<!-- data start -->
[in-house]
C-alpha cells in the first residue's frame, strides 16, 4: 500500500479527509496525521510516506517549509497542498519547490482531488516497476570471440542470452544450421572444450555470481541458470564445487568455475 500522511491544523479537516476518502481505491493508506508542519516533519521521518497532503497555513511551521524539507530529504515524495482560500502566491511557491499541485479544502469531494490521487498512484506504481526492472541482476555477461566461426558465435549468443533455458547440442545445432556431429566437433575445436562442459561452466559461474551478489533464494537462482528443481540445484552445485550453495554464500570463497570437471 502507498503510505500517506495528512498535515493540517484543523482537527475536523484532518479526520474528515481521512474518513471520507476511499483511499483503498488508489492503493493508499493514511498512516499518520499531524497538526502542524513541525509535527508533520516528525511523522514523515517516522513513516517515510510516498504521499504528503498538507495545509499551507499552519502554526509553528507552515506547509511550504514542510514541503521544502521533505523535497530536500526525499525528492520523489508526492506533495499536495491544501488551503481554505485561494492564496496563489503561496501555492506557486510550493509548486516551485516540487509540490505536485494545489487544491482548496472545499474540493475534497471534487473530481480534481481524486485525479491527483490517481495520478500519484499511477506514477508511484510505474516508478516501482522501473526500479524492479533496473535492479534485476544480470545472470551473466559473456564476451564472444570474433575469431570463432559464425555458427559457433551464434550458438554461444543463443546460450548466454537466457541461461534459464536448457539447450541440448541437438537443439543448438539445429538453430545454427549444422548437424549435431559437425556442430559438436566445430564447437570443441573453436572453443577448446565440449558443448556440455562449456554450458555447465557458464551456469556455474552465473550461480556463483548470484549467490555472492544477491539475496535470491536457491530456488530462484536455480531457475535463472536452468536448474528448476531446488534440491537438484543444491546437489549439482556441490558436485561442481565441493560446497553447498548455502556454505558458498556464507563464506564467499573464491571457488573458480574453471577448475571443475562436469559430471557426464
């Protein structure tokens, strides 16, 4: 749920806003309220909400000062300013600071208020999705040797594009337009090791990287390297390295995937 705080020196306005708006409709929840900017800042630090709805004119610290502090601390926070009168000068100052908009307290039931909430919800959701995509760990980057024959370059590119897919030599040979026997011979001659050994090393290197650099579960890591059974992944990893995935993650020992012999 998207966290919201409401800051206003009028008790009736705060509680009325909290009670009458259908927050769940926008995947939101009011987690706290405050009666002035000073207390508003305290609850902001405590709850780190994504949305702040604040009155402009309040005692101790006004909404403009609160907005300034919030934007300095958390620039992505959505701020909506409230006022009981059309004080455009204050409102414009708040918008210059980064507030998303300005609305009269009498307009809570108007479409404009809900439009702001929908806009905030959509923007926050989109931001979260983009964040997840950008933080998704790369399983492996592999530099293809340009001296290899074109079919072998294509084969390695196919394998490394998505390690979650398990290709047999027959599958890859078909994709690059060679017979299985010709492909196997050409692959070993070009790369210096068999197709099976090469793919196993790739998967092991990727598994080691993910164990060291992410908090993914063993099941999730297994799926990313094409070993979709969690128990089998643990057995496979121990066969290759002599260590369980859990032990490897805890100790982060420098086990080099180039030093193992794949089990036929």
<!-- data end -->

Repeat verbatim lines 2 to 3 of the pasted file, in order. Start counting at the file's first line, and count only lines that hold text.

C-alpha cells in the first residue's frame, strides 16, 4: 500500500479527509496525521510516506517549509497542498519547490482531488516497476570471440542470452544450421572444450555470481541458470564445487568455475 500522511491544523479537516476518502481505491493508506508542519516533519521521518497532503497555513511551521524539507530529504515524495482560500502566491511557491499541485479544502469531494490521487498512484506504481526492472541482476555477461566461426558465435549468443533455458547440442545445432556431429566437433575445436562442459561452466559461474551478489533464494537462482528443481540445484552445485550453495554464500570463497570437471 502507498503510505500517506495528512498535515493540517484543523482537527475536523484532518479526520474528515481521512474518513471520507476511499483511499483503498488508489492503493493508499493514511498512516499518520499531524497538526502542524513541525509535527508533520516528525511523522514523515517516522513513516517515510510516498504521499504528503498538507495545509499551507499552519502554526509553528507552515506547509511550504514542510514541503521544502521533505523535497530536500526525499525528492520523489508526492506533495499536495491544501488551503481554505485561494492564496496563489503561496501555492506557486510550493509548486516551485516540487509540490505536485494545489487544491482548496472545499474540493475534497471534487473530481480534481481524486485525479491527483490517481495520478500519484499511477506514477508511484510505474516508478516501482522501473526500479524492479533496473535492479534485476544480470545472470551473466559473456564476451564472444570474433575469431570463432559464425555458427559457433551464434550458438554461444543463443546460450548466454537466457541461461534459464536448457539447450541440448541437438537443439543448438539445429538453430545454427549444422548437424549435431559437425556442430559438436566445430564447437570443441573453436572453443577448446565440449558443448556440455562449456554450458555447465557458464551456469556455474552465473550461480556463483548470484549467490555472492544477491539475496535470491536457491530456488530462484536455480531457475535463472536452468536448474528448476531446488534440491537438484543444491546437489549439482556441490558436485561442481565441493560446497553447498548455502556454505558458498556464507563464506564467499573464491571457488573458480574453471577448475571443475562436469559430471557426464
């Protein structure tokens, strides 16, 4: 749920806003309220909400000062300013600071208020999705040797594009337009090791990287390297390295995937 705080020196306005708006409709929840900017800042630090709805004119610290502090601390926070009168000068100052908009307290039931909430919800959701995509760990980057024959370059590119897919030599040979026997011979001659050994090393290197650099579960890591059974992944990893995935993650020992012999 998207966290919201409401800051206003009028008790009736705060509680009325909290009670009458259908927050769940926008995947939101009011987690706290405050009666002035000073207390508003305290609850902001405590709850780190994504949305702040604040009155402009309040005692101790006004909404403009609160907005300034919030934007300095958390620039992505959505701020909506409230006022009981059309004080455009204050409102414009708040918008210059980064507030998303300005609305009269009498307009809570108007479409404009809900439009702001929908806009905030959509923007926050989109931001979260983009964040997840950008933080998704790369399983492996592999530099293809340009001296290899074109079919072998294509084969390695196919394998490394998505390690979650398990290709047999027959599958890859078909994709690059060679017979299985010709492909196997050409692959070993070009790369210096068999197709099976090469793919196993790739998967092991990727598994080691993910164990060291992410908090993914063993099941999730297994799926990313094409070993979709969690128990089998643990057995496979121990066969290759002599260590369980859990032990490897805890100790982060420098086990080099180039030093193992794949089990036929």